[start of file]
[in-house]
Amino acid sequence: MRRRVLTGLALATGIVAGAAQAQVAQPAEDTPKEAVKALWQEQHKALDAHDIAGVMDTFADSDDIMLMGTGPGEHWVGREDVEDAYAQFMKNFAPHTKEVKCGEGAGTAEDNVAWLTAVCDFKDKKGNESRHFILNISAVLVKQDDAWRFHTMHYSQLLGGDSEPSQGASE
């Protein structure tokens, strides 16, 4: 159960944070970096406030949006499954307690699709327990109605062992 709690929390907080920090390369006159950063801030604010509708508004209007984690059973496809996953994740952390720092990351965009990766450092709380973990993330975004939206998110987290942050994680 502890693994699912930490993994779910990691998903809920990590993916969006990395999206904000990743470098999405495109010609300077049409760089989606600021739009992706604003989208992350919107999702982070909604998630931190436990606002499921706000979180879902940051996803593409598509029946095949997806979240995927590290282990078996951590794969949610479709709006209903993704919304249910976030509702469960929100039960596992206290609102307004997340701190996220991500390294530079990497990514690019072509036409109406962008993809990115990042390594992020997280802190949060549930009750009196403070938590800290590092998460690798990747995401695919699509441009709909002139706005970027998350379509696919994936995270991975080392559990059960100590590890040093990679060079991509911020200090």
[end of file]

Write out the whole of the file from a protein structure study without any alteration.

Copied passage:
[in-house]
Amino acid sequence: MRRRVLTGLALATGIVAGAAQAQVAQPAEDTPKEAVKALWQEQHKALDAHDIAGVMDTFADSDDIMLMGTGPGEHWVGREDVEDAYAQFMKNFAPHTKEVKCGEGAGTAEDNVAWLTAVCDFKDKKGNESRHFILNISAVLVKQDDAWRFHTMHYSQLLGGDSEPSQGASE
């Protein structure tokens, strides 16, 4: 159960944070970096406030949006499954307690699709327990109605062992 709690929390907080920090390369006159950063801030604010509708508004209007984690059973496809996953994740952390720092990351965009990766450092709380973990993330975004939206998110987290942050994680 502890693994699912930490993994779910990691998903809920990590993916969006990395999206904000990743470098999405495109010609300077049409760089989606600021739009992706604003989208992350919107999702982070909604998630931190436990606002499921706000979180879902940051996803593409598509029946095949997806979240995927590290282990078996951590794969949610479709709006209903993704919304249910976030509702469960929100039960596992206290609102307004997340701190996220991500390294530079990497990514690019072509036409109406962008993809990115990042390594992020997280802190949060549930009750009196403070938590800290590092998460690798990747995401695919699509441009709909002139706005970027998350379509696919994936995270991975080392559990059960100590590890040093990679060079991509911020200090």